Review: Hormonal Therapy
A hormone is an internally secreted compound, formed in endocrine glands, that affects the functions of specifically receptive organs or tissues.
Pharmaceutical hormones are synthetic substances used in medicine to act like similar compounds when introduced into the body.
Hormones can be used to alter the growth of cancer. Some tissues, such as prostate or breast, depend on hormones to develop. When a malignancy arises in these tissues, it is usually hormone responsive. In these cases, manipulation of hormones may affect cancer by slowing down or even stopping the growth of cancer cells. Hormonal therapy is often used to prevent or delay recurrence of cancer after other modalities of treatment have removed the gross primary tumor and chemotherapy or radiation therapy have treated systemic and regional micrometastases.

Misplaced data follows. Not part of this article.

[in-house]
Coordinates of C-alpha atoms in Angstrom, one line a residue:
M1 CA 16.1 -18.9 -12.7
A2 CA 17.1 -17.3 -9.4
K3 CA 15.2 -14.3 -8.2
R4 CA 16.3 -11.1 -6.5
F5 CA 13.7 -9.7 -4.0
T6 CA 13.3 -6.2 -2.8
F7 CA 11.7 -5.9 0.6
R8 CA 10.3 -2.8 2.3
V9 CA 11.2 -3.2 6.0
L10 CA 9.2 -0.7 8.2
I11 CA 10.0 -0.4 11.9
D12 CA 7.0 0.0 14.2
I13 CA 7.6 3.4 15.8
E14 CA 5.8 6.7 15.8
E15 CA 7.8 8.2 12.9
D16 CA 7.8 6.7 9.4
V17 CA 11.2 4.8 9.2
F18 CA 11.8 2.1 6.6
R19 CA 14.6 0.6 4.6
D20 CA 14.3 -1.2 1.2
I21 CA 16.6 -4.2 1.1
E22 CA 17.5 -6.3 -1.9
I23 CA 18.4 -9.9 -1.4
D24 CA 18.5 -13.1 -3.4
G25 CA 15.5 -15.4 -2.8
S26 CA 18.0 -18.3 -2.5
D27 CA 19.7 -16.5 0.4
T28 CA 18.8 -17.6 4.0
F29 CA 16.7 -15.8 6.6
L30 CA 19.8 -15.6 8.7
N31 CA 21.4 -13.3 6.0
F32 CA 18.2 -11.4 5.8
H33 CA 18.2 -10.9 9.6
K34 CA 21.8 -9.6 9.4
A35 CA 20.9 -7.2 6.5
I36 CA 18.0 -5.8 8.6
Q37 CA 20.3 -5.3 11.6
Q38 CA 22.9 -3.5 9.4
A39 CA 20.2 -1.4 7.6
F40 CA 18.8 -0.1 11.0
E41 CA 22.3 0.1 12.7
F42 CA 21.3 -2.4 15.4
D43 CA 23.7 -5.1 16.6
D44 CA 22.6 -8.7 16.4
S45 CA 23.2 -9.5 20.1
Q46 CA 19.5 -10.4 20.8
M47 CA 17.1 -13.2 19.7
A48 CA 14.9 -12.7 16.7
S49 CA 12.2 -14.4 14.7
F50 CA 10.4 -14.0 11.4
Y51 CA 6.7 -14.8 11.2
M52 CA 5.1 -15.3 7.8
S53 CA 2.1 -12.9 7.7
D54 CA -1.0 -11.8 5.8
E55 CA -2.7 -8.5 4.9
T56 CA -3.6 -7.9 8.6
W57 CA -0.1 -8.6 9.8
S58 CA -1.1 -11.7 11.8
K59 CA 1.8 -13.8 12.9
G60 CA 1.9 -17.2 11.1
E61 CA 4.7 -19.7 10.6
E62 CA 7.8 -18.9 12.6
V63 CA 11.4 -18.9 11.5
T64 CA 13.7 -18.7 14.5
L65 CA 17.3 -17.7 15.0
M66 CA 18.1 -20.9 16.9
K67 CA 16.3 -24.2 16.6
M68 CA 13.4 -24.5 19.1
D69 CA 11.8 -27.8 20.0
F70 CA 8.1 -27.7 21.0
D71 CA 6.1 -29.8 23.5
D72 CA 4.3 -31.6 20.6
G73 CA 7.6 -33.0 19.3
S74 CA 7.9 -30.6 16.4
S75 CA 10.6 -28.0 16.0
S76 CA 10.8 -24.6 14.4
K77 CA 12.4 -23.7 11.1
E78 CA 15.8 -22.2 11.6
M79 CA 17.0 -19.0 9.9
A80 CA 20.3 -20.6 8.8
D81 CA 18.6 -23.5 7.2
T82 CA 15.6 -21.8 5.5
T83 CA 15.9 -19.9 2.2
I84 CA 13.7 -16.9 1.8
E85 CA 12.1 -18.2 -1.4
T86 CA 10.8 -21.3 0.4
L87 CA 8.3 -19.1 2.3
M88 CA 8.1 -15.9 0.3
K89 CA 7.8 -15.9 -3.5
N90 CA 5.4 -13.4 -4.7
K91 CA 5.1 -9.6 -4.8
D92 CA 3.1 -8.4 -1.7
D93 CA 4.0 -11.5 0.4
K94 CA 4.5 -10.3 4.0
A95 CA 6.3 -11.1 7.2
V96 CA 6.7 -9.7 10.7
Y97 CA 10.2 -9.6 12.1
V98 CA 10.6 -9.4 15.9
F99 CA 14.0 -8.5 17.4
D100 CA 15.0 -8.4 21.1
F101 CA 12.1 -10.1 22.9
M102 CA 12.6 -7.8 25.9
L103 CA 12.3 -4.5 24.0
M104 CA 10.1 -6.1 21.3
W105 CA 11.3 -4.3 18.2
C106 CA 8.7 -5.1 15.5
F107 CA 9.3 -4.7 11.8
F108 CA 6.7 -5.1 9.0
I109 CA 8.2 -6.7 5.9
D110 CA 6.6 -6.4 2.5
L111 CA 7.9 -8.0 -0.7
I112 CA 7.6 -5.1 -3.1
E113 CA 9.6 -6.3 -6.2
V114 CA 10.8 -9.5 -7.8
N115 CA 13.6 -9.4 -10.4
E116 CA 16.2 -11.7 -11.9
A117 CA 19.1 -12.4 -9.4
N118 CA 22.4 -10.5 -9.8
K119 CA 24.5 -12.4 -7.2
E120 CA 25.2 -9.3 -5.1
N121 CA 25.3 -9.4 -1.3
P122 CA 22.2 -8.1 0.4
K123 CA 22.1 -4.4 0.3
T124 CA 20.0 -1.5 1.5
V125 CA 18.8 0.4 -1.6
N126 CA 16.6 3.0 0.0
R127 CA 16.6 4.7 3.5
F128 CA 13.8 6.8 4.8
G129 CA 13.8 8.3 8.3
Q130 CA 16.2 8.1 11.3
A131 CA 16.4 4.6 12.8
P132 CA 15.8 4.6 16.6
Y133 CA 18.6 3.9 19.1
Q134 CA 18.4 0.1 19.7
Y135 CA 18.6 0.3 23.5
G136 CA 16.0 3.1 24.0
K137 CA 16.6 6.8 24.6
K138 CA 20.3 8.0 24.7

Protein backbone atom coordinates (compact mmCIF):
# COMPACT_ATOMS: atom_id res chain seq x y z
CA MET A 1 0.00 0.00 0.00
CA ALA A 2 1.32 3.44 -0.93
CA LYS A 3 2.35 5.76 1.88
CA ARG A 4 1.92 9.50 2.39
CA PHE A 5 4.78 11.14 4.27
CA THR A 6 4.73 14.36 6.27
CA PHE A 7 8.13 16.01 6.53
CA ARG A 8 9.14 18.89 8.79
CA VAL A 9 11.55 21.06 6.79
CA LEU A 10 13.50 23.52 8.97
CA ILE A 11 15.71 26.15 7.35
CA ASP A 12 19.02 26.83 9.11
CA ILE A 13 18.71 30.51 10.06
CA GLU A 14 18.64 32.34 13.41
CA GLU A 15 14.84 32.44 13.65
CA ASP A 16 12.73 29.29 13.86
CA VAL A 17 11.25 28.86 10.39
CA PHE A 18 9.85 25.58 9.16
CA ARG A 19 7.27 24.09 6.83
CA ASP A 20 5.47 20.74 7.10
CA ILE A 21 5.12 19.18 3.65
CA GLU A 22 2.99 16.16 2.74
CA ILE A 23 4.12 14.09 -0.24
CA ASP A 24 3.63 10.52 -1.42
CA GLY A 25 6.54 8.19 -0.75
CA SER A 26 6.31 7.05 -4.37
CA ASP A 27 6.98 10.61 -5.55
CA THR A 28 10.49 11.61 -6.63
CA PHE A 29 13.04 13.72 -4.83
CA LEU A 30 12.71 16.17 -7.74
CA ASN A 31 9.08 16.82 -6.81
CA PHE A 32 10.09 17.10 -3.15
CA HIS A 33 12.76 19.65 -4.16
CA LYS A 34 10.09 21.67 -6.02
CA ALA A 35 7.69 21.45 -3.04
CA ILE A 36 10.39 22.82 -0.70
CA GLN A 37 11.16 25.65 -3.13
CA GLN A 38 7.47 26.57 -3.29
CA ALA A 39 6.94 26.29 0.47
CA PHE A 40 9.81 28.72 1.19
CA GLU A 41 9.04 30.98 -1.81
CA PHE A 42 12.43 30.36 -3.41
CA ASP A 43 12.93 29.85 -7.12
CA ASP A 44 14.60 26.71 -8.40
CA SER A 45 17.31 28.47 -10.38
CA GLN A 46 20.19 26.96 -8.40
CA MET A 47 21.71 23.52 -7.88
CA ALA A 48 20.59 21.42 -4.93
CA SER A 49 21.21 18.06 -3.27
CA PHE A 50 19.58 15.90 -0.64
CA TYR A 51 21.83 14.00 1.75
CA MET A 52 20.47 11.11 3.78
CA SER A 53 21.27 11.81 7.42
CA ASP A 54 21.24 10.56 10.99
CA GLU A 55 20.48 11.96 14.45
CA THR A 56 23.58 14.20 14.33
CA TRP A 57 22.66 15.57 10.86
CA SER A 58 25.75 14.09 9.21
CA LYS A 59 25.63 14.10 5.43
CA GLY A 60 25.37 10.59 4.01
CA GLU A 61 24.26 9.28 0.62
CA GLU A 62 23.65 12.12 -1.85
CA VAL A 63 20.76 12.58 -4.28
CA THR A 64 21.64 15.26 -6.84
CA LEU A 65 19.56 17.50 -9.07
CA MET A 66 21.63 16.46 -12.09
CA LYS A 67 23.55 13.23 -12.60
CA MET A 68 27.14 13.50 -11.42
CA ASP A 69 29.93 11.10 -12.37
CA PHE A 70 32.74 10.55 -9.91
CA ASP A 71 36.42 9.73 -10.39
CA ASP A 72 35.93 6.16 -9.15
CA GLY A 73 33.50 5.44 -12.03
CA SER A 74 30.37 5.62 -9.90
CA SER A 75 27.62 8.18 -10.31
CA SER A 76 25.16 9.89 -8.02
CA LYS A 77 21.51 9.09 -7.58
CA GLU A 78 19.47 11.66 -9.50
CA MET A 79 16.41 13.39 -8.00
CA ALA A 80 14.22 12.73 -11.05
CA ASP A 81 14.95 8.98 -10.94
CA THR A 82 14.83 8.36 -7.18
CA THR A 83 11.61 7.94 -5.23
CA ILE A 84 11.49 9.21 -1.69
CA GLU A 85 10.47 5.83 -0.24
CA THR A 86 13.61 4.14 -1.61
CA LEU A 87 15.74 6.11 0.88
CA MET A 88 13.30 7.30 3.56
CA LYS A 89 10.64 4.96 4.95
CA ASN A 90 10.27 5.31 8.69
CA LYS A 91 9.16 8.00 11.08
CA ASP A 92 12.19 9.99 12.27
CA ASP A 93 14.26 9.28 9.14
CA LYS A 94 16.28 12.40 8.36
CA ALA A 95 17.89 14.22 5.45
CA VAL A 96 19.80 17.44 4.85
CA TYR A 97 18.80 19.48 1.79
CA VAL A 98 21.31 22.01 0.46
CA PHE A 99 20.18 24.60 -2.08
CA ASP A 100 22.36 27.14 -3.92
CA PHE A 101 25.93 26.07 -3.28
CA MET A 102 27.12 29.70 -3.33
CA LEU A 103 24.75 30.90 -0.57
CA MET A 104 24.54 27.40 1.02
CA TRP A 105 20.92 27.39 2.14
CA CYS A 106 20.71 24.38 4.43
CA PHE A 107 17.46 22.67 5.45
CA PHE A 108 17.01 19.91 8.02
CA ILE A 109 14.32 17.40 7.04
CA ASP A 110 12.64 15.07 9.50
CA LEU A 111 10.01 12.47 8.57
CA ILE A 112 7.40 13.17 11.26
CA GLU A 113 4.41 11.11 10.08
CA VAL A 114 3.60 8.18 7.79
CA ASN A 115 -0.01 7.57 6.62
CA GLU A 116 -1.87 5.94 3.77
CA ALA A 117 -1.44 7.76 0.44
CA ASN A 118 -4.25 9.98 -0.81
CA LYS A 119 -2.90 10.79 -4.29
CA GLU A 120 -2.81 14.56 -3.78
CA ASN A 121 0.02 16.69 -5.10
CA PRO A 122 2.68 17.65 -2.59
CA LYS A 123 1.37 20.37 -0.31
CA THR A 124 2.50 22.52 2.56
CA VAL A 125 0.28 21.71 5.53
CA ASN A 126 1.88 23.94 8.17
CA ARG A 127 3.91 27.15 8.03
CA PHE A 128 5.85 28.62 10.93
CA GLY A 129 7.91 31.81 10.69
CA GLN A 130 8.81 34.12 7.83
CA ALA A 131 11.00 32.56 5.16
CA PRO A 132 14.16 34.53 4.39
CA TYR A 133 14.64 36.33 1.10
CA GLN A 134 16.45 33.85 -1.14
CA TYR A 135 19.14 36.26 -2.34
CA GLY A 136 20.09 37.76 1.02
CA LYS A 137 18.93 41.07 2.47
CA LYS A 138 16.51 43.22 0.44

An anti-hormone is an agent that works against a hormone or a hormone's response in the body. Many anti-hormone agents have been developed that interfere with the interaction between the hormone molecule and its receptor site that stimulates cell growth and proliferation.
Endocrine surgery is a surgical procedure that is performed to achieve a hormonal or anti-hormonal effect in the body.
Surgical procedures to remove hormone-producing tissues were among the first attempts at endocrine therapy of cancer. Radiotherapy aimed at hormone-producing organs has been used successfully to suppress hormone production in patients who were not considered surgical candidates. The use of drugs to suppress hormone production has, to a great extent, replaced surgical approaches to endocrine therapy of breast cancer. However, orchiectomy remains a common approach for the hormonal management of prostate cancer.
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